Should Cable, Internet Companies Be Required To Let You Cancel Service Online?

Image courtesy of Sybren Stüvel

Just about any pay-TV or Internet service provider (often one in the same) lets new customers sign up online. You can do the whole process — check your address for availability (even if the company’s database is dreadfully wrong), pick a service tier, schedule an installation appointment, and even have your credit history checked — all without talking to a single human being. But if you need to cancel that same service, you likely have to spend quite a long time talking to someone on the phone, explaining that you simply don’t want to give their company any more money.

A recently introduced piece of legislation in California, AB 2867, is hoping to compel cable companies and ISPs to offer the option of one-click cancelation on their websites.

The bill’s sponsor, Assemblyman Mike Gatto from Los Angeles, argues that “if you are able to sign up for a service online, you should also be able to cancel it the same way.”

And that’s exactly what the bill’s language currently states:
“If a cable or Internet service provider enables an individual to subscribe to its services through an Internet Web site, it shall also enable all of its customers to cancel their subscriptions through the Internet Web site.”

The bill has the support of Ryan Block, who famously recorded a needy Comcast retention employee demanding that Ryan explain his reason for canceling service. A call that Comcast admitted was “embarrassing” and “painful,” even though the employee was doing “what we trained him to do.”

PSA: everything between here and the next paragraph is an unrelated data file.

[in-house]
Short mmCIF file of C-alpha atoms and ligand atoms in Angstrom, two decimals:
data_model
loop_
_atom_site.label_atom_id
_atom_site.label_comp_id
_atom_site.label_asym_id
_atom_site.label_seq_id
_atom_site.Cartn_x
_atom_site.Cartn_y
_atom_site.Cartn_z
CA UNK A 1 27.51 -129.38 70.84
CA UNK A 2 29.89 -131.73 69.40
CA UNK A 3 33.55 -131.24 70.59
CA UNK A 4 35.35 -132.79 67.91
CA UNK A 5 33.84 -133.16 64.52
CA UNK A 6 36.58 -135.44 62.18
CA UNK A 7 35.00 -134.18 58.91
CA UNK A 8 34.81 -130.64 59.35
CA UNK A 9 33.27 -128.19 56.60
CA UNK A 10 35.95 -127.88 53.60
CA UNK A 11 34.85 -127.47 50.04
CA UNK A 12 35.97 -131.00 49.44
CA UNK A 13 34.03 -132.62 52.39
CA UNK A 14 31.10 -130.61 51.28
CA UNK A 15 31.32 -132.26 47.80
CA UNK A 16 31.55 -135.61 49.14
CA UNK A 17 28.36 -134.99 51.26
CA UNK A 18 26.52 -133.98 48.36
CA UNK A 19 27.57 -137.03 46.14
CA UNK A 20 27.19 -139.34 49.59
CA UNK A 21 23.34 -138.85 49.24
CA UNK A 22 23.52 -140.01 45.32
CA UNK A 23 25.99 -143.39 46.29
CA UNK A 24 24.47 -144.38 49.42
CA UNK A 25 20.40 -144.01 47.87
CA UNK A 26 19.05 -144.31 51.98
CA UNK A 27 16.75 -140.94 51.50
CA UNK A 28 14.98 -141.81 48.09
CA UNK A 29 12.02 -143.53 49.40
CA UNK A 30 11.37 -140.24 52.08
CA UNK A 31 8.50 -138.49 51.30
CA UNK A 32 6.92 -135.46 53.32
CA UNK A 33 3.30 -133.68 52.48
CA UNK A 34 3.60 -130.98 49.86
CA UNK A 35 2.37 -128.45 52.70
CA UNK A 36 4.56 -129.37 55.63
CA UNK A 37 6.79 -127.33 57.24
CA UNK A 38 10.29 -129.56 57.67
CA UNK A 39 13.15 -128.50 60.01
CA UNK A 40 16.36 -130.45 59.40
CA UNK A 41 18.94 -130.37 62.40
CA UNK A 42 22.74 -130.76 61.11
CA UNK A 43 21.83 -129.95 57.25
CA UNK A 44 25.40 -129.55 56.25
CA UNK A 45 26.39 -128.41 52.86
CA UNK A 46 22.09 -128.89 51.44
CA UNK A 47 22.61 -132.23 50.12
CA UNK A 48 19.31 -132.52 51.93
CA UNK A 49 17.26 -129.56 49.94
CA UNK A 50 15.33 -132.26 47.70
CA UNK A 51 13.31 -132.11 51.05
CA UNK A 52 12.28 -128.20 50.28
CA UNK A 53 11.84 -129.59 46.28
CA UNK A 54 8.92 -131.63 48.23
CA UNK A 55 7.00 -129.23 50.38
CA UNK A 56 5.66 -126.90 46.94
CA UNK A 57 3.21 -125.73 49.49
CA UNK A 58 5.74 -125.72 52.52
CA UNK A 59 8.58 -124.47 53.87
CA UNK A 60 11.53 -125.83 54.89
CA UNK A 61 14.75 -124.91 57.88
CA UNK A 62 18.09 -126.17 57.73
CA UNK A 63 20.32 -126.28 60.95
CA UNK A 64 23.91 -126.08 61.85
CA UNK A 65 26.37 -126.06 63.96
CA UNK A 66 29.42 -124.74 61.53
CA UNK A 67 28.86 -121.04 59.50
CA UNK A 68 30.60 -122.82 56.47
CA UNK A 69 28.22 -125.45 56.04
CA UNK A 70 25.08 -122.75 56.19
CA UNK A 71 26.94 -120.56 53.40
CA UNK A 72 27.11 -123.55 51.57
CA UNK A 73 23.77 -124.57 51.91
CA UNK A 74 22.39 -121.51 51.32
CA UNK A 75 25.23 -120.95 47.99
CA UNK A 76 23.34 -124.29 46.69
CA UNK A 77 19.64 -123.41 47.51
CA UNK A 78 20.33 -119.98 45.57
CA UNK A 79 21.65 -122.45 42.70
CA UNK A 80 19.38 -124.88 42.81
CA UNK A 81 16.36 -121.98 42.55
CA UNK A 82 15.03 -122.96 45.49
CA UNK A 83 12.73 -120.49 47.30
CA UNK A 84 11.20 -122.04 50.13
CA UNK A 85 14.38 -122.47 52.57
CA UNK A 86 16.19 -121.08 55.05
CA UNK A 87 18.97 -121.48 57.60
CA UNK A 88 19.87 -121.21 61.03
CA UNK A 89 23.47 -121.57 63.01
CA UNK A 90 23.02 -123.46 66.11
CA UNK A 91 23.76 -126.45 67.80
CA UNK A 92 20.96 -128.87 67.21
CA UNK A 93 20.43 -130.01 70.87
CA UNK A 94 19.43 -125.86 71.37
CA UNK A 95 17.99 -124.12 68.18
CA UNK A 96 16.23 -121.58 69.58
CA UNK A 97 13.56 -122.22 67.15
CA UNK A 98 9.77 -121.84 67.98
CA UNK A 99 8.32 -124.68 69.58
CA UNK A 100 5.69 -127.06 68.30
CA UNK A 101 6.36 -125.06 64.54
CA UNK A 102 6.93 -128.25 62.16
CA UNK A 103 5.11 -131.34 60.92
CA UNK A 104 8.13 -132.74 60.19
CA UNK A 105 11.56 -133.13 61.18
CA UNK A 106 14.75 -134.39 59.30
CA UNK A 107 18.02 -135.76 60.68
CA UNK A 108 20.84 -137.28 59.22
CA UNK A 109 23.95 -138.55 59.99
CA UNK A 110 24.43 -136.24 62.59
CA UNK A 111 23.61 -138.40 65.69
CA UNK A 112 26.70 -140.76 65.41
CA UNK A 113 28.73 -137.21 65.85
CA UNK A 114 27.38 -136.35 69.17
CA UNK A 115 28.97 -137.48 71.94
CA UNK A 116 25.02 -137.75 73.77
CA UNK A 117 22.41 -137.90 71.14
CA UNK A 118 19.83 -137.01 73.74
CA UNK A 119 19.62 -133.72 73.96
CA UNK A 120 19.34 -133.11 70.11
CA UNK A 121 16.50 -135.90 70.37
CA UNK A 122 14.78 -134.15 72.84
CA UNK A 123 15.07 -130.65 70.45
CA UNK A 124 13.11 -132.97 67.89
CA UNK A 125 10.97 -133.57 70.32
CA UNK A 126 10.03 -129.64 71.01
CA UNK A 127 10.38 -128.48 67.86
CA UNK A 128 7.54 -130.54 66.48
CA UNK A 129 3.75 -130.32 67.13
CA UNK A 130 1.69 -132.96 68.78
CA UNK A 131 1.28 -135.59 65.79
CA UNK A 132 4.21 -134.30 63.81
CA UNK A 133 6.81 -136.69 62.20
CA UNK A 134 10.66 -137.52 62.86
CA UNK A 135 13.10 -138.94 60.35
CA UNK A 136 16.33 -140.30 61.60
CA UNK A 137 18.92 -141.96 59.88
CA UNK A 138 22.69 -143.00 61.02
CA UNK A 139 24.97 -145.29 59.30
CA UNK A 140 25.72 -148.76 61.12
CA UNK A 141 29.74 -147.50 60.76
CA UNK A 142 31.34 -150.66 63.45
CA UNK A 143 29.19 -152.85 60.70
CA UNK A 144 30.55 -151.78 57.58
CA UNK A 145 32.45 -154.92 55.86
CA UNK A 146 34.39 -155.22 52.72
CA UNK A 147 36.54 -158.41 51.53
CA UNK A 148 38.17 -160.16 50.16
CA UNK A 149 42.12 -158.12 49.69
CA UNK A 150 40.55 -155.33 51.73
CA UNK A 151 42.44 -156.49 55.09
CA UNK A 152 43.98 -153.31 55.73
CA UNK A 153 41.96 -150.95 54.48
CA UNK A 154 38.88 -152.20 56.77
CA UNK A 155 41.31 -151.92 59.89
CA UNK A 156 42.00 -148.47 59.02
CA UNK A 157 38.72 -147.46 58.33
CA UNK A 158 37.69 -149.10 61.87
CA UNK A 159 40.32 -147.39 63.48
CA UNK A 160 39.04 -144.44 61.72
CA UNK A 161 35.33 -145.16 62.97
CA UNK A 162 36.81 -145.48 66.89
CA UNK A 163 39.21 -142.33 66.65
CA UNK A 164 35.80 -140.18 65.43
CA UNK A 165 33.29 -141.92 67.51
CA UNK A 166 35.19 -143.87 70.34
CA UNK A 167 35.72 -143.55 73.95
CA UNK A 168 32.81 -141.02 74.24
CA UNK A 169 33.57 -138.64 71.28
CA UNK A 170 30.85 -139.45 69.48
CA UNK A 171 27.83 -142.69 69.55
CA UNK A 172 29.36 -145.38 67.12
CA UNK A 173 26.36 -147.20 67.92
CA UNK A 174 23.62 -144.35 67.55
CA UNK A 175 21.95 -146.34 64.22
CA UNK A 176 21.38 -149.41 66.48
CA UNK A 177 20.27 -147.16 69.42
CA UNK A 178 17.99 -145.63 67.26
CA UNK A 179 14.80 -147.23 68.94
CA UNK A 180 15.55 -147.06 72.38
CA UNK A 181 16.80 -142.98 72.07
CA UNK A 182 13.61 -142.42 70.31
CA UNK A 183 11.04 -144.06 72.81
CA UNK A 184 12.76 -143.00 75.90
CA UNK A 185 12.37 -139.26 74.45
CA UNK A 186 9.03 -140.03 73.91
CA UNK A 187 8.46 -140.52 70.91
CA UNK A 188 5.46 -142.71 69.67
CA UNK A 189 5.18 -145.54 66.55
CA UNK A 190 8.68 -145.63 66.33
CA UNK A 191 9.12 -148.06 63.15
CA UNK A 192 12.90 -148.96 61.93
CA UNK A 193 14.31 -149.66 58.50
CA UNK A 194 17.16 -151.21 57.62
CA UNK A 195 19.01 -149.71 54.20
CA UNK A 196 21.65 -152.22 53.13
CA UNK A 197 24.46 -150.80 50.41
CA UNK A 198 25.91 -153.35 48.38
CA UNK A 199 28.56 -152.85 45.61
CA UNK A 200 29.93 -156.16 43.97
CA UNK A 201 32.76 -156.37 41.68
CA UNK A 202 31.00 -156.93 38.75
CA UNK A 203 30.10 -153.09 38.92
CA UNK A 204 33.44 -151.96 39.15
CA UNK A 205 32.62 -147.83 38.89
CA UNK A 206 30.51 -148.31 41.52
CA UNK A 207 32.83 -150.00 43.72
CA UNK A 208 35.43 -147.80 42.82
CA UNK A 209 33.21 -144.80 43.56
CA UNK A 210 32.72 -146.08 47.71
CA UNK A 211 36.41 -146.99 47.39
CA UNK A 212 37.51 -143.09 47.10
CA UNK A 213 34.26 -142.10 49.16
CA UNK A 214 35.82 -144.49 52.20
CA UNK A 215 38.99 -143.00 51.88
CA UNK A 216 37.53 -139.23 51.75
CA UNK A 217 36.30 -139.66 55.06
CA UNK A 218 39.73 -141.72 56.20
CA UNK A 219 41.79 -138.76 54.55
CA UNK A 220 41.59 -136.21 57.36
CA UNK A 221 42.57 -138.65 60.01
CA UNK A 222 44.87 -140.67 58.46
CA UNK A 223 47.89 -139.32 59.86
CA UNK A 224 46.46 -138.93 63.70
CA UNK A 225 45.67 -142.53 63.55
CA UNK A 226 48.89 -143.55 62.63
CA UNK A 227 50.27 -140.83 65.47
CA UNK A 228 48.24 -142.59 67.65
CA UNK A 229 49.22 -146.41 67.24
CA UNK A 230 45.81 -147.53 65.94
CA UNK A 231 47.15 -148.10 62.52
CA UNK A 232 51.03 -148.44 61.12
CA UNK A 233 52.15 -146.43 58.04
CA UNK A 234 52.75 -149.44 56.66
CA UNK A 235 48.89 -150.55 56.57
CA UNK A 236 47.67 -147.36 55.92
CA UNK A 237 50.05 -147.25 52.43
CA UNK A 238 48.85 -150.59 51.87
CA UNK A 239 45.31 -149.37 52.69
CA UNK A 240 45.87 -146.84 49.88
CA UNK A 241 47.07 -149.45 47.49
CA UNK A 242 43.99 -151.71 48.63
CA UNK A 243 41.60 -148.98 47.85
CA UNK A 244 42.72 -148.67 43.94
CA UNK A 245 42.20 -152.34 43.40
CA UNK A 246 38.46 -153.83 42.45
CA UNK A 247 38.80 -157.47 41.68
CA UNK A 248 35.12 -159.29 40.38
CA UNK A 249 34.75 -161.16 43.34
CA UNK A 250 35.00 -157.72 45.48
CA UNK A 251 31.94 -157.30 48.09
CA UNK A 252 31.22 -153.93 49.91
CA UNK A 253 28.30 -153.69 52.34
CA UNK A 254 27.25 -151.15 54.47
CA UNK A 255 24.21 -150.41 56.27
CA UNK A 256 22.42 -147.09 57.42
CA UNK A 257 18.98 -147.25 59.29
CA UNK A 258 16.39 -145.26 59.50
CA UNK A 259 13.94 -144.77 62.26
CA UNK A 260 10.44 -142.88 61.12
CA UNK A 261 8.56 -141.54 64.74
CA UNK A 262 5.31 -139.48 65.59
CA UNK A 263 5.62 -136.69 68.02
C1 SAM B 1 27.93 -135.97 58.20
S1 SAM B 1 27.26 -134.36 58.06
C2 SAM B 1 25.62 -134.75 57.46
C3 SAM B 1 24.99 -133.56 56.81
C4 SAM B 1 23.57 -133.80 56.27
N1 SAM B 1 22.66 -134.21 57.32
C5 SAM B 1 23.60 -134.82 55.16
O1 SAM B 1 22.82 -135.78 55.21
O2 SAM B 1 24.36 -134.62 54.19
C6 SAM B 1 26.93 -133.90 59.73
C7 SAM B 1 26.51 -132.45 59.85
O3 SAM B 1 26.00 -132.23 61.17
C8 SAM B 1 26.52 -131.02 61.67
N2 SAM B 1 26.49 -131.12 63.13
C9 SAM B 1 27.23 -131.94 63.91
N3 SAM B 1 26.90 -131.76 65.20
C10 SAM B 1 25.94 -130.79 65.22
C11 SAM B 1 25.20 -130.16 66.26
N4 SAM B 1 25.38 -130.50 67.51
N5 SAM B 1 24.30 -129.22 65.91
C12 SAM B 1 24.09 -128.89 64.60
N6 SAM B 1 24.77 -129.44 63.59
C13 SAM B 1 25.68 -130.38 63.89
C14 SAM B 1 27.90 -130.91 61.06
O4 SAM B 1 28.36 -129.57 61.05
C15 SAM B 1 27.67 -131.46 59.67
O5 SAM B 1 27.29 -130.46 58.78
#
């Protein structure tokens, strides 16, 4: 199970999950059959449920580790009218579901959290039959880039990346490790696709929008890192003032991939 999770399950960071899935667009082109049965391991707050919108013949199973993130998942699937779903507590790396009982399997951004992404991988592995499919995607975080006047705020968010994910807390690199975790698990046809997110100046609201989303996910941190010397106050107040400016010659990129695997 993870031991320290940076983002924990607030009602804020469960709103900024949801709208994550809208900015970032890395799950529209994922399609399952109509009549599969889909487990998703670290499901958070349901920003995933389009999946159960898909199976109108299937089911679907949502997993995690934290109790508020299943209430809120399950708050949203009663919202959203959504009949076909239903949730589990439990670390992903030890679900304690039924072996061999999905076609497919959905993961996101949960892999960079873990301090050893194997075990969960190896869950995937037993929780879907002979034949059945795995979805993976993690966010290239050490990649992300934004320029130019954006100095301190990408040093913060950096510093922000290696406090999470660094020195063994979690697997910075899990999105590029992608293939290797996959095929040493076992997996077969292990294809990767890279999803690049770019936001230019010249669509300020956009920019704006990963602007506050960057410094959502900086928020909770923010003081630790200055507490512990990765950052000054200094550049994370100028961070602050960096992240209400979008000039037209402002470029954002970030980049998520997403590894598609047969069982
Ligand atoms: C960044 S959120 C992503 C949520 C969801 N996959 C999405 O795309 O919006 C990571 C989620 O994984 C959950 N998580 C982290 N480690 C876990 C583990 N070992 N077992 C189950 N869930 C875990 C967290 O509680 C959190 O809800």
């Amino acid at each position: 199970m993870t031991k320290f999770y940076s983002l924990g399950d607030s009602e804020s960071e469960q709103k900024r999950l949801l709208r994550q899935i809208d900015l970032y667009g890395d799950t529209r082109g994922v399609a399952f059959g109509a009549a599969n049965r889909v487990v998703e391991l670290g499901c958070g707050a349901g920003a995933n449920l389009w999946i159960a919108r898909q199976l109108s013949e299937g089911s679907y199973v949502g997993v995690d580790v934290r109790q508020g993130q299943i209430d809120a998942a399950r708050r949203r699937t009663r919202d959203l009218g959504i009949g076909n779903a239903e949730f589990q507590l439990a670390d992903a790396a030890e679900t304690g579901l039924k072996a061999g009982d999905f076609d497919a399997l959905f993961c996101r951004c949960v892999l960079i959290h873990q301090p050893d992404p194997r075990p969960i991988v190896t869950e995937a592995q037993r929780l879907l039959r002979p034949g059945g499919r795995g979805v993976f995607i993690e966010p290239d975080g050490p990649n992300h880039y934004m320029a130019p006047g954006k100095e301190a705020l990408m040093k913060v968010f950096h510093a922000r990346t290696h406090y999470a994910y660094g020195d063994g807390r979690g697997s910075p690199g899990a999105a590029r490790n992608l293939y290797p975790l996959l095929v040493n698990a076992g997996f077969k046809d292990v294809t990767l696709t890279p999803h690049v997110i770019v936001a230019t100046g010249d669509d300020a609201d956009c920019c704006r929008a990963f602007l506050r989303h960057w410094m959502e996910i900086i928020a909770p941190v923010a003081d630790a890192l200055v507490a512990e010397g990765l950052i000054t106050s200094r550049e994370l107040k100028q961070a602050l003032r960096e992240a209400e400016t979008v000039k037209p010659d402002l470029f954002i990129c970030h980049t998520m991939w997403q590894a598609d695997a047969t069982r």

“Two years ago my wife and I called to cancel our service, and as is usually the case, that call was pretty unpleasant,” said Block in a statement about the California bill, which he believes “would finally allow most customers to be able to cancel their service online, without having to talk to someone whose job is specifically to prevent you from canceling.”

While Los Angeles was spared having to go through a merger of Comcast and Time Warner Cable and the customer service nightmare that would have resulted from that marriage, TWC — the predominant provider in the area — is nearing a merger with Charter, meaning there will inevitably be hiccups as the two companies consolidate staffs, hardware, and customers.

This particular bill, if passed, would only require this change in California, but as we’ve seen in other cases — most recently the Vermont GMO-labeling rules — it’s sometimes easier for national companies to just make a blanket countrywide policy change instead of customizing a product for just one state.